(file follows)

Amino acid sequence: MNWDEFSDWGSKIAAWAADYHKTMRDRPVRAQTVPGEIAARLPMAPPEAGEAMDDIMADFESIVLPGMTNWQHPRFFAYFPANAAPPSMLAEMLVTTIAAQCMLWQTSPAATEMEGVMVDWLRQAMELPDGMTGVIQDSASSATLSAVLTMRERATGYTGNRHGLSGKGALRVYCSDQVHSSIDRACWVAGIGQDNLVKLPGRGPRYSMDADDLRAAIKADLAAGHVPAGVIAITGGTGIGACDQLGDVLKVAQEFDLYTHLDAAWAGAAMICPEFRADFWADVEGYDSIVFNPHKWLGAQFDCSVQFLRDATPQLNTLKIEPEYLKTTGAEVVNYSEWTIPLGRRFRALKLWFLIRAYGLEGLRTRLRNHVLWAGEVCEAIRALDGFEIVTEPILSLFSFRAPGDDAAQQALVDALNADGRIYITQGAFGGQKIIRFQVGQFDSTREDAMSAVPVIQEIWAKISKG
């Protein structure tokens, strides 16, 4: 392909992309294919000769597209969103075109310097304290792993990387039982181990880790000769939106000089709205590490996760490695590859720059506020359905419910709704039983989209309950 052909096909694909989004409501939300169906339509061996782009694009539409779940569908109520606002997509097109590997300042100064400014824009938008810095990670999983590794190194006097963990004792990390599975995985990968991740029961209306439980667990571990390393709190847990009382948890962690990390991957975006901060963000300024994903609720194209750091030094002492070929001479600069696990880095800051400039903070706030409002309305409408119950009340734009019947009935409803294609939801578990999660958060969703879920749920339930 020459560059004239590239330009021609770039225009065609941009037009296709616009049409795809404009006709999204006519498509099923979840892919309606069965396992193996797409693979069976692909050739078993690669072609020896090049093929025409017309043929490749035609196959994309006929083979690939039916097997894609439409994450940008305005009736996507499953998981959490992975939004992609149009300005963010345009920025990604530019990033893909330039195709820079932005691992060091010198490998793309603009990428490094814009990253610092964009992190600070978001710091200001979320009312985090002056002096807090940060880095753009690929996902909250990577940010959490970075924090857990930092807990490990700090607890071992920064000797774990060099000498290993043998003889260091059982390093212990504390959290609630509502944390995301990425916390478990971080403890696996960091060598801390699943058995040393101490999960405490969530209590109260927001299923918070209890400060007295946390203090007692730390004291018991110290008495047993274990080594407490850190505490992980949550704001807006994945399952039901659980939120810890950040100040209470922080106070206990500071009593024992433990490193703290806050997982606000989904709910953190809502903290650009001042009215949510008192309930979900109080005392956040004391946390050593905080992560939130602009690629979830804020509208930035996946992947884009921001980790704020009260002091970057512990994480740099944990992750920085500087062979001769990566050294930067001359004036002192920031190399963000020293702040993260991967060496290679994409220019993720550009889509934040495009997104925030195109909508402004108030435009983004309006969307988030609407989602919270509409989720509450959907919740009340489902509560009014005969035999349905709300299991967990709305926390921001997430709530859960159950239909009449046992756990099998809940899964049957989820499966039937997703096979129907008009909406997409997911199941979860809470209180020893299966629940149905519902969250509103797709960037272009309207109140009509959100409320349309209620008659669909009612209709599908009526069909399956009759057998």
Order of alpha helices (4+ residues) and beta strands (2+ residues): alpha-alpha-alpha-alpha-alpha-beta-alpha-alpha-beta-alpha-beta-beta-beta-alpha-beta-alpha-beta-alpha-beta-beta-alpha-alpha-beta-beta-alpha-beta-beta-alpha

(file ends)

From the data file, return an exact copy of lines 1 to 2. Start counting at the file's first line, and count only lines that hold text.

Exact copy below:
Amino acid sequence: MNWDEFSDWGSKIAAWAADYHKTMRDRPVRAQTVPGEIAARLPMAPPEAGEAMDDIMADFESIVLPGMTNWQHPRFFAYFPANAAPPSMLAEMLVTTIAAQCMLWQTSPAATEMEGVMVDWLRQAMELPDGMTGVIQDSASSATLSAVLTMRERATGYTGNRHGLSGKGALRVYCSDQVHSSIDRACWVAGIGQDNLVKLPGRGPRYSMDADDLRAAIKADLAAGHVPAGVIAITGGTGIGACDQLGDVLKVAQEFDLYTHLDAAWAGAAMICPEFRADFWADVEGYDSIVFNPHKWLGAQFDCSVQFLRDATPQLNTLKIEPEYLKTTGAEVVNYSEWTIPLGRRFRALKLWFLIRAYGLEGLRTRLRNHVLWAGEVCEAIRALDGFEIVTEPILSLFSFRAPGDDAAQQALVDALNADGRIYITQGAFGGQKIIRFQVGQFDSTREDAMSAVPVIQEIWAKISKG
């Protein structure tokens, strides 16, 4: 392909992309294919000769597209969103075109310097304290792993990387039982181990880790000769939106000089709205590490996760490695590859720059506020359905419910709704039983989209309950 052909096909694909989004409501939300169906339509061996782009694009539409779940569908109520606002997509097109590997300042100064400014824009938008810095990670999983590794190194006097963990004792990390599975995985990968991740029961209306439980667990571990390393709190847990009382948890962690990390991957975006901060963000300024994903609720194209750091030094002492070929001479600069696990880095800051400039903070706030409002309305409408119950009340734009019947009935409803294609939801578990999660958060969703879920749920339930 020459560059004239590239330009021609770039225009065609941009037009296709616009049409795809404009006709999204006519498509099923979840892919309606069965396992193996797409693979069976692909050739078993690669072609020896090049093929025409017309043929490749035609196959994309006929083979690939039916097997894609439409994450940008305005009736996507499953998981959490992975939004992609149009300005963010345009920025990604530019990033893909330039195709820079932005691992060091010198490998793309603009990428490094814009990253610092964009992190600070978001710091200001979320009312985090002056002096807090940060880095753009690929996902909250990577940010959490970075924090857990930092807990490990700090607890071992920064000797774990060099000498290993043998003889260091059982390093212990504390959290609630509502944390995301990425916390478990971080403890696996960091060598801390699943058995040393101490999960405490969530209590109260927001299923918070209890400060007295946390203090007692730390004291018991110290008495047993274990080594407490850190505490992980949550704001807006994945399952039901659980939120810890950040100040209470922080106070206990500071009593024992433990490193703290806050997982606000989904709910953190809502903290650009001042009215949510008192309930979900109080005392956040004391946390050593905080992560939130602009690629979830804020509208930035996946992947884009921001980790704020009260002091970057512990994480740099944990992750920085500087062979001769990566050294930067001359004036002192920031190399963000020293702040993260991967060496290679994409220019993720550009889509934040495009997104925030195109909508402004108030435009983004309006969307988030609407989602919270509409989720509450959907919740009340489902509560009014005969035999349905709300299991967990709305926390921001997430709530859960159950239909009449046992756990099998809940899964049957989820499966039937997703096979129907008009909406997409997911199941979860809470209180020893299966629940149905519902969250509103797709960037272009309207109140009509959100409320349309209620008659669909009612209709599908009526069909399956009759057998």